'Another Such Victory Will Undo Me!'*

By Stephen Steinlight on October 9, 2009

*Pyrrhus of Epirus describing his costly victory over the Romans at Asculum, 279 BC


The Hill newspaper, in "Appropriators deal blow to border fence," reports House conferees killed a $42.8 billion appropriation in the Senate's version of the 2010 Homeland Security spending bill, an amendment inserted in July by Sen. Jim DeMint (R-SC) adopted with majority Republican support and the votes of 21 Democrats.


Killing the amendment means the requirement to "rush" the building of the fence at the Mexican border (promised by Congress in the Secure Fence Act of 2006) has been effectively mooted. Though initial plans called for the fence to cover approximately 700 miles of the 2,000 border, the GAO reported in February that less than 36 miles has been built. So much for government-in-action.

The Obama Administration opposes the rapid expansion of the fence. Rep. David Price (D-N.) gave public expression to its unstated though transparent logic when he asserted such measures associated with border security only offer "short-term solutions until Congress can consider comprehensive immigration reform." Translation: Hell, why build a fence when "comprehensive immigration reform" will mean anything goes!

Of course the failure to appropriate the funds to build the fence is an astounding abdication of the most fundamental of Washington's responsibilities, an abandonment of what most Americans rightly understand to be the most basic role of government: to provide national security and defend the nation's sovereignty. It is an open invitation to increased illegal immigration at a time when unemployment officially hovers at the 10 percent mark and six Americans compete for every job advertised. Far worse, it is a green light to jihadist terrorists and narco-terrorists to cross into the U.S. – and this at a time when domestic jihadism is growing while Mexican drug cartels are establishing bases well north of the border.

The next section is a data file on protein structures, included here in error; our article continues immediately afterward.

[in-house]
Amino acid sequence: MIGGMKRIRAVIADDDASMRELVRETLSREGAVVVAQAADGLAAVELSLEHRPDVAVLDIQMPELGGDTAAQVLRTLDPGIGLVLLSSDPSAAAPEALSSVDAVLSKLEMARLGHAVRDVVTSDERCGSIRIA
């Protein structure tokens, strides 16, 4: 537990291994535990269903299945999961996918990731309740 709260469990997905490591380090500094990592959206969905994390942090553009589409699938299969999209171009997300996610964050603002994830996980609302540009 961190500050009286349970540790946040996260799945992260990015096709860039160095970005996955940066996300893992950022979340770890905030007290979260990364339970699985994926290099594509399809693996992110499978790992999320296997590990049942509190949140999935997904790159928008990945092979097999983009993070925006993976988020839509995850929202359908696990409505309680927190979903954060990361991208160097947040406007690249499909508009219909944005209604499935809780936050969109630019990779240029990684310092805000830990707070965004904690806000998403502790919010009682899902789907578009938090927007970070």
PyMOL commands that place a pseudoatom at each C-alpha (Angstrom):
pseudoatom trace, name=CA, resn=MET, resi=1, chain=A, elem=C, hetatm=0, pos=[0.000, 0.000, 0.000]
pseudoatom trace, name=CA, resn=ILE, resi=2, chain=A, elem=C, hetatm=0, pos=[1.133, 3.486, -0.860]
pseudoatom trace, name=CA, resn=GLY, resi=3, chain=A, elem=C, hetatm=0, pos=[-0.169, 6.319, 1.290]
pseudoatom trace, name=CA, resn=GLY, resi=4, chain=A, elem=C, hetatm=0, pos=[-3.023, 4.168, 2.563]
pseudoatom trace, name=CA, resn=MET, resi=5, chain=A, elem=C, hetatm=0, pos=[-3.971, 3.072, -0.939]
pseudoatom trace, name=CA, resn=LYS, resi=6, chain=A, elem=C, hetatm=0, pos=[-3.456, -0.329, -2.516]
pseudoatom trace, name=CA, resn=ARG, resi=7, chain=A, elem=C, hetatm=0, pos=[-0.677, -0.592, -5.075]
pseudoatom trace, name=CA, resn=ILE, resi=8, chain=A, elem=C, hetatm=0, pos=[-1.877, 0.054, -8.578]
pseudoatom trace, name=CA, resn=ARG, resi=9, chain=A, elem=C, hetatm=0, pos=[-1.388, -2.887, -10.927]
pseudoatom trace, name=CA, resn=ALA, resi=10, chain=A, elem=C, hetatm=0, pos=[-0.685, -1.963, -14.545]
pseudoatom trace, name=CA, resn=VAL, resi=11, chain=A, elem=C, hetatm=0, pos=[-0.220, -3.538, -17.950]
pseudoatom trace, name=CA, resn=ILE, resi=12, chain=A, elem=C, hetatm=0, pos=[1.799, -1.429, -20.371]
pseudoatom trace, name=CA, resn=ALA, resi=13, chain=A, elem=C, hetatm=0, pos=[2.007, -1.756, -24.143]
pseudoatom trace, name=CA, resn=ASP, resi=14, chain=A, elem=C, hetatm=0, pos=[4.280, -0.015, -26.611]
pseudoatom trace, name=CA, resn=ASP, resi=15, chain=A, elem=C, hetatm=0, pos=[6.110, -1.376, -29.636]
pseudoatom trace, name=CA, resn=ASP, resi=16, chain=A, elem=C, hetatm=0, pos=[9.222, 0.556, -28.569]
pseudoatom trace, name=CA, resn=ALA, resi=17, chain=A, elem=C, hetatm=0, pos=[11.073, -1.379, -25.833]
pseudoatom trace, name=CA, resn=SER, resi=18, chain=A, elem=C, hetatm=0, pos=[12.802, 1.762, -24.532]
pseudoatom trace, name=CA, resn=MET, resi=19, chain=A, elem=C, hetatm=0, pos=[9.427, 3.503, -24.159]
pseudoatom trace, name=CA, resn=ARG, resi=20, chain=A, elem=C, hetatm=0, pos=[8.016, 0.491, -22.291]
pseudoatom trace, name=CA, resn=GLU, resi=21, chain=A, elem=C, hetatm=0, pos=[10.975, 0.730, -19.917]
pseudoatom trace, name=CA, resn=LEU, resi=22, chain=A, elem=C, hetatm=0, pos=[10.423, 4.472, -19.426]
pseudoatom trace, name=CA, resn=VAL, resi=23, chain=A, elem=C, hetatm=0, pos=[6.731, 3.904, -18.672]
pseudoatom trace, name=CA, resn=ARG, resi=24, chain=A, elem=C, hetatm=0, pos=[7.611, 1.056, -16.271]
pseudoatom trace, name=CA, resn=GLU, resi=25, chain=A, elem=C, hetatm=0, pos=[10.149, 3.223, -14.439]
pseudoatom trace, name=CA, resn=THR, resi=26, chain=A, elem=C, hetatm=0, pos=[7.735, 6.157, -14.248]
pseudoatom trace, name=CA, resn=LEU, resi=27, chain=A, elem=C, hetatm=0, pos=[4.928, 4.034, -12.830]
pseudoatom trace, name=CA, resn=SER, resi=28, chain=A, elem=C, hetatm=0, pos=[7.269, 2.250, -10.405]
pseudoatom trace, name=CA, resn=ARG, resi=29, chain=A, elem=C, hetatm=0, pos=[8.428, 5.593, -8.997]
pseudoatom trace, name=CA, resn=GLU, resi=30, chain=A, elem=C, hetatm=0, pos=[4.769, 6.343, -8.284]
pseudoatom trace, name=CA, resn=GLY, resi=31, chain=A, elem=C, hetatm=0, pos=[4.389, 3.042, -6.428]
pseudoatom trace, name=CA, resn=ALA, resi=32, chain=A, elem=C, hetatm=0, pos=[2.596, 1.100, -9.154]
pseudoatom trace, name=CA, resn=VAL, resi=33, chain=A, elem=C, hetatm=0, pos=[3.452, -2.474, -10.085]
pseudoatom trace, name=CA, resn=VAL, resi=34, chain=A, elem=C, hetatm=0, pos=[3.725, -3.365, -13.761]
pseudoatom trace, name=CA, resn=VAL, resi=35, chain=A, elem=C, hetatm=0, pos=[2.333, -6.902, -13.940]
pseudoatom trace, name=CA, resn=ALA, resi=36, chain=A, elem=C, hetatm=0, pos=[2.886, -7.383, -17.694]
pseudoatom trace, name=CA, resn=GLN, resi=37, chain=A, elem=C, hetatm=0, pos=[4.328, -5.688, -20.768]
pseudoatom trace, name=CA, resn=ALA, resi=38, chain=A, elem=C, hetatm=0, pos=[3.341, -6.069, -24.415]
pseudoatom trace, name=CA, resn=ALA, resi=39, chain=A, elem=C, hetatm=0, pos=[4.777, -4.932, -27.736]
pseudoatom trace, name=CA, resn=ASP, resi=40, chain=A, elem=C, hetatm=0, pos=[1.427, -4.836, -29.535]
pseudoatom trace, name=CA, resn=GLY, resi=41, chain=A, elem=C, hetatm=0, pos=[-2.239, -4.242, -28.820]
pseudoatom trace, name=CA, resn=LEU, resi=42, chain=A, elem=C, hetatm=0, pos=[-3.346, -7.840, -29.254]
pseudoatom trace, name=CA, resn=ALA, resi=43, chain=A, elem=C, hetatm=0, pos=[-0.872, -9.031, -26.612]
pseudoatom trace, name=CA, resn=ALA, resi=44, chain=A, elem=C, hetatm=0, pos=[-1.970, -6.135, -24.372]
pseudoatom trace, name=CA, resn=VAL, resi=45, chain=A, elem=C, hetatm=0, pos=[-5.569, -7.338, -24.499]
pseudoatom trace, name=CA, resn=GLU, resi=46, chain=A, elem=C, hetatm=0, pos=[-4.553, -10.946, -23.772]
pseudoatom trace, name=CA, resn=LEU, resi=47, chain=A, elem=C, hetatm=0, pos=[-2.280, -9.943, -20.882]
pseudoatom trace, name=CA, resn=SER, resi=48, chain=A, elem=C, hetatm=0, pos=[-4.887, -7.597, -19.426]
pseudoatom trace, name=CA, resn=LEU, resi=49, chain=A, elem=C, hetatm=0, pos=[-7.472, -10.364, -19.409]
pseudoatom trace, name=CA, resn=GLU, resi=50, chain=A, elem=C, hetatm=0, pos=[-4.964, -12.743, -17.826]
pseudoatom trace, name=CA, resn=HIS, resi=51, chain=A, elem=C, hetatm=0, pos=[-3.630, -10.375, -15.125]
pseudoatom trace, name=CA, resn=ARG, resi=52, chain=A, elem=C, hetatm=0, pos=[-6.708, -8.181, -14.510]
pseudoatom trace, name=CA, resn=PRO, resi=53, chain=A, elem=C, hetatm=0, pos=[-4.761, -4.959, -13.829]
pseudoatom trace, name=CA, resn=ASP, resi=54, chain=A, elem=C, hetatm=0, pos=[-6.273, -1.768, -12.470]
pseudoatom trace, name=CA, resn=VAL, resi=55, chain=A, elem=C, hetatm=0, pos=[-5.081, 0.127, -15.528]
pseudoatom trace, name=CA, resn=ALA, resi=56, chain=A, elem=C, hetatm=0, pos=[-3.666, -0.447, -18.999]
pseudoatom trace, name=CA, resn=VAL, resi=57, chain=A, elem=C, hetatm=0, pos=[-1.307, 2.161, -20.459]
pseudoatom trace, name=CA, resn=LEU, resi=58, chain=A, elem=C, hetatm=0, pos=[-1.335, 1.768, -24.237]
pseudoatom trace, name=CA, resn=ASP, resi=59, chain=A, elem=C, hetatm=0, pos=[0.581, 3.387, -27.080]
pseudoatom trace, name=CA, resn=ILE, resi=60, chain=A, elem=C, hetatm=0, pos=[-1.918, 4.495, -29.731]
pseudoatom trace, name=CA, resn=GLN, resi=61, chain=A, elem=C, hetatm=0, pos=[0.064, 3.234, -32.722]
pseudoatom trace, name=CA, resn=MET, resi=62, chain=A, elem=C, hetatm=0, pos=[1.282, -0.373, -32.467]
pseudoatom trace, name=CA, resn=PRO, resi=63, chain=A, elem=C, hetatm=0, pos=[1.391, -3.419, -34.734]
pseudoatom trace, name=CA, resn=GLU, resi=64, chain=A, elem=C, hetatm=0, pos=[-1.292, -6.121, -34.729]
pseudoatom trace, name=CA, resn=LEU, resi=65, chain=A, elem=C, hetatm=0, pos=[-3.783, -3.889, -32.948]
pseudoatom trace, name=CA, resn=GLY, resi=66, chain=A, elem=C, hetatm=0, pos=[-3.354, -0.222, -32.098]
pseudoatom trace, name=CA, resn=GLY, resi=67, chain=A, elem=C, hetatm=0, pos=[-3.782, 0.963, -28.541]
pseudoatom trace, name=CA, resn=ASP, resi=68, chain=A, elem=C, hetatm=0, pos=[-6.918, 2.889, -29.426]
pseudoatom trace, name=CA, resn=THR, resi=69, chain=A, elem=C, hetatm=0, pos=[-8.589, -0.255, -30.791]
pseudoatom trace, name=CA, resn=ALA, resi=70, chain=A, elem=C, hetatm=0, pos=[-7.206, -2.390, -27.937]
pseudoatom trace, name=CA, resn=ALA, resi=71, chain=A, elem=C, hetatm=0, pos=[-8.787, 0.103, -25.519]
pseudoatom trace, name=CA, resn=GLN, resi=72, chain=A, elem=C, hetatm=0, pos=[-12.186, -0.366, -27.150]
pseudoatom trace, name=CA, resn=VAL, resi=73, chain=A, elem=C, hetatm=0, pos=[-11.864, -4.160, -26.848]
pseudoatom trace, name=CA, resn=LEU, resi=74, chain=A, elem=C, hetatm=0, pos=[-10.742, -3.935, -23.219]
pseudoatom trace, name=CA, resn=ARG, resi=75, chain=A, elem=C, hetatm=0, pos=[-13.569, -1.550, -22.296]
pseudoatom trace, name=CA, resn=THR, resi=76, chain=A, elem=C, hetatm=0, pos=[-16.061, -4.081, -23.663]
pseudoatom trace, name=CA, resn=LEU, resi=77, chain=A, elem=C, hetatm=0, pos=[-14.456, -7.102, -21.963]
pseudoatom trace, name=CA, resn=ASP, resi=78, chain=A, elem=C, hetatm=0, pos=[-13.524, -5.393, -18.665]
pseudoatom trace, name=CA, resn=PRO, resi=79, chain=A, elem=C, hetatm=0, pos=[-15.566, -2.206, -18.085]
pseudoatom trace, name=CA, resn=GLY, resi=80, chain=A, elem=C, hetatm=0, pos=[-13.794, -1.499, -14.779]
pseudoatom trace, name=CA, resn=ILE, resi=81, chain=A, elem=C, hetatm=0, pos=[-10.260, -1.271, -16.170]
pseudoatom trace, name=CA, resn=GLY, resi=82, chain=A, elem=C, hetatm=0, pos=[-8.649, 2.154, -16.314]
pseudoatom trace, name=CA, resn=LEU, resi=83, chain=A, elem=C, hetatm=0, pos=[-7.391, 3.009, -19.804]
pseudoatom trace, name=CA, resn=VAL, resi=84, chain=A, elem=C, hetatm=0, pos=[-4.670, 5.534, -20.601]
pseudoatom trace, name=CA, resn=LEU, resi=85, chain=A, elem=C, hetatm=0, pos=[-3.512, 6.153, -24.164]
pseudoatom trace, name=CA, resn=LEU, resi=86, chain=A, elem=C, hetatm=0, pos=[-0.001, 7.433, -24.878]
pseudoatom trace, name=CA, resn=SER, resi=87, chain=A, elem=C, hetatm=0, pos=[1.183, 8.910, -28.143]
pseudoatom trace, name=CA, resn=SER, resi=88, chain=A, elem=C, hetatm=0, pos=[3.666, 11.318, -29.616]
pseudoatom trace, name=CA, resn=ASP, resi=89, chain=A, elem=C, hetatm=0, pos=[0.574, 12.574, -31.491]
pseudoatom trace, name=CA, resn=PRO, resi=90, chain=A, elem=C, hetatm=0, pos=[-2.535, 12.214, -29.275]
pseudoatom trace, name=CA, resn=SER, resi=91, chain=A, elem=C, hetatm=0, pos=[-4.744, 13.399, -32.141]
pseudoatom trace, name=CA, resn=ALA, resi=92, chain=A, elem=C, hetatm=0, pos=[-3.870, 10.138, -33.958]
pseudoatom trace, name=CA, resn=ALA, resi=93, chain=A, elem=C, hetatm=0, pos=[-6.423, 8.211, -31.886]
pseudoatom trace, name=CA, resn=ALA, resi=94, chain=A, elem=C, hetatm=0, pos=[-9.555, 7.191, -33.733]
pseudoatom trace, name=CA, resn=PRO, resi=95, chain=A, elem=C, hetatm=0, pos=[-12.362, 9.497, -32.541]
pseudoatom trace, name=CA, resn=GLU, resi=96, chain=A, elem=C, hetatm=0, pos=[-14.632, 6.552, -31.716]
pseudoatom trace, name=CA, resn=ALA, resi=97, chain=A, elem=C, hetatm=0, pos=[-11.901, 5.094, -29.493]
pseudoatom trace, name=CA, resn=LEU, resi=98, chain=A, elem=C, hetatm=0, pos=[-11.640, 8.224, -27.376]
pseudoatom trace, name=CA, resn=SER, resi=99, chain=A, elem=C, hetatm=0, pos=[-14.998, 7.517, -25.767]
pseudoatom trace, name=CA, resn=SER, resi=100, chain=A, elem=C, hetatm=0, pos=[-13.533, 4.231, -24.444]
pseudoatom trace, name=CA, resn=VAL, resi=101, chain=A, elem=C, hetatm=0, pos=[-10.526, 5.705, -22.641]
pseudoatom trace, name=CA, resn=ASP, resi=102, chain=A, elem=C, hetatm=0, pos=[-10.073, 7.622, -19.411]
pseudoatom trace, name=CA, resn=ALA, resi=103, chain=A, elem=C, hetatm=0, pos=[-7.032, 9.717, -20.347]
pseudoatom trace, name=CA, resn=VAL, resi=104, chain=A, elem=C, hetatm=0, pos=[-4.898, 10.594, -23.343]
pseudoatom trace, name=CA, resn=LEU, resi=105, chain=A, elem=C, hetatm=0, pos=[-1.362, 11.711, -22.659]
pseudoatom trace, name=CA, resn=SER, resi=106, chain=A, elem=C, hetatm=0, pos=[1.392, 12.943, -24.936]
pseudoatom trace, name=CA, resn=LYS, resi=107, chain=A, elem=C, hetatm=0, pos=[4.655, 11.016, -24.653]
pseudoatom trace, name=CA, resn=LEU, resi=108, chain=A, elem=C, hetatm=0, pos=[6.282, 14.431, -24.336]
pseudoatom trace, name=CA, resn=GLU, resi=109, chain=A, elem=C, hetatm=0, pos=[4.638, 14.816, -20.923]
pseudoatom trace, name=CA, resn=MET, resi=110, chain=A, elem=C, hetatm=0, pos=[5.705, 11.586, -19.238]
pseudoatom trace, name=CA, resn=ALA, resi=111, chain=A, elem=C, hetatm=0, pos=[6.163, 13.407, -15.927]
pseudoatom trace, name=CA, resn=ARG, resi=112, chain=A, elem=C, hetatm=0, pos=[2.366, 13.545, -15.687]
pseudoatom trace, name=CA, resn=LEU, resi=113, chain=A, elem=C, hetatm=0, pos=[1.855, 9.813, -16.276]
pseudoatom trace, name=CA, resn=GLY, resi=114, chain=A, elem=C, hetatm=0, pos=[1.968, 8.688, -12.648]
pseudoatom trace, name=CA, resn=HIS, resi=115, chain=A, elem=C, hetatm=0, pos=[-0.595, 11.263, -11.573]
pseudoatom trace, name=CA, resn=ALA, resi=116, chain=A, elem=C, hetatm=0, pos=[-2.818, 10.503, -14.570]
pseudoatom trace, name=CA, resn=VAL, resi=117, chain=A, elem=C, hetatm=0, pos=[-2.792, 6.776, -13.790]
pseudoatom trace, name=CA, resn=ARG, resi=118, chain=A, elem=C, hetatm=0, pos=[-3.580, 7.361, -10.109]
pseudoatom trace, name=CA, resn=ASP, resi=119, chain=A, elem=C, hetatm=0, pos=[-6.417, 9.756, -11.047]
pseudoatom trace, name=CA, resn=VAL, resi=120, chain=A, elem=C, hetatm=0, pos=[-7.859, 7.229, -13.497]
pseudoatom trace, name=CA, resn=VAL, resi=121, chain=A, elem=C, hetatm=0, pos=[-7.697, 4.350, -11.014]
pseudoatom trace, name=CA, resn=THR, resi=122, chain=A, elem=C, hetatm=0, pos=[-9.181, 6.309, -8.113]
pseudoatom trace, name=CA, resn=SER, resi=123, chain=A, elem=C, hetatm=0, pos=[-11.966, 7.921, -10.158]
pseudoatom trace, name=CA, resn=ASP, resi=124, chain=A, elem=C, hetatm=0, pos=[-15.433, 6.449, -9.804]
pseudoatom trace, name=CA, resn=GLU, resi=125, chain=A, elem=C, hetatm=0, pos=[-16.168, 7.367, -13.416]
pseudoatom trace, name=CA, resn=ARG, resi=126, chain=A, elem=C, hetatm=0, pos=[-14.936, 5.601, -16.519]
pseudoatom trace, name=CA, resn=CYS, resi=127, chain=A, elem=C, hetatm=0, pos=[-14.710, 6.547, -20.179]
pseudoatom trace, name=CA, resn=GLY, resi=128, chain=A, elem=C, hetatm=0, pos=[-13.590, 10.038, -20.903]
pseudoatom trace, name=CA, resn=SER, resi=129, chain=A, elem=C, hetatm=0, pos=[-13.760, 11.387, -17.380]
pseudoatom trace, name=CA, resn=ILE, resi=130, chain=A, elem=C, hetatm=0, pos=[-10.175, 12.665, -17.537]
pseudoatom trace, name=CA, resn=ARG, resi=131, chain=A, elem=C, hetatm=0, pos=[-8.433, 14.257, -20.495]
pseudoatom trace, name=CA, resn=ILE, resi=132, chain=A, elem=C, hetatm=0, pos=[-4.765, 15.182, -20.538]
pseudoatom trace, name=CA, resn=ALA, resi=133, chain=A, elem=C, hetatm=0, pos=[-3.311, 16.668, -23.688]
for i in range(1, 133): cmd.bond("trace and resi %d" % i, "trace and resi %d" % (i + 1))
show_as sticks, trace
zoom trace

The article portrays the failure to appropriate the funds as a defeat for "immigration hard-liners." This judgment is a hasty one, at best. Coming as it does along with a three-year extension of E-Verify rather than a permanent one, it's not good news in the short term. But over the political long haul – and the political long haul can be no more than a matter of months – and in the larger context of the coming debate over "comprehensive immigration reform" it is likely the defeat of the appropriations will come to be seen as a costly victory, a Pyrrhic one, what amounts to a strategic defeat in a battle that should never have been fought.

One ploy Democratic supporters of open borders have been pursuing in recent months under the leadership of the opera buffa Machiavell, Sen. Charles Schumer (D-NY), is feigned seriousness about border security and immigration enforcement as a tactic of mass distraction as they prepare to press for wholesale amnesty for some 11 million illegal aliens. Cutting the appropriation to expand the fence is instinctive Democratic behavior; it is their autonomic default position. But it provides the most graphic evidence the new get-tough posture of Sen. Schumer is a fraud.

By openly revealing their contempt for national security and so elemental a component of the nation state as its borders, the House Democrats with their little temporary victory have just made the president's job of convincing the nation that "comprehensive immigration reform" does not represent an assault on our security and sovereignty a great deal harder. Though it's unimaginable that President Obama will repeat the historic lines of Pyrrhus of Epirus publicly, the time may come when he will ponder them privately – as he considers what might have been.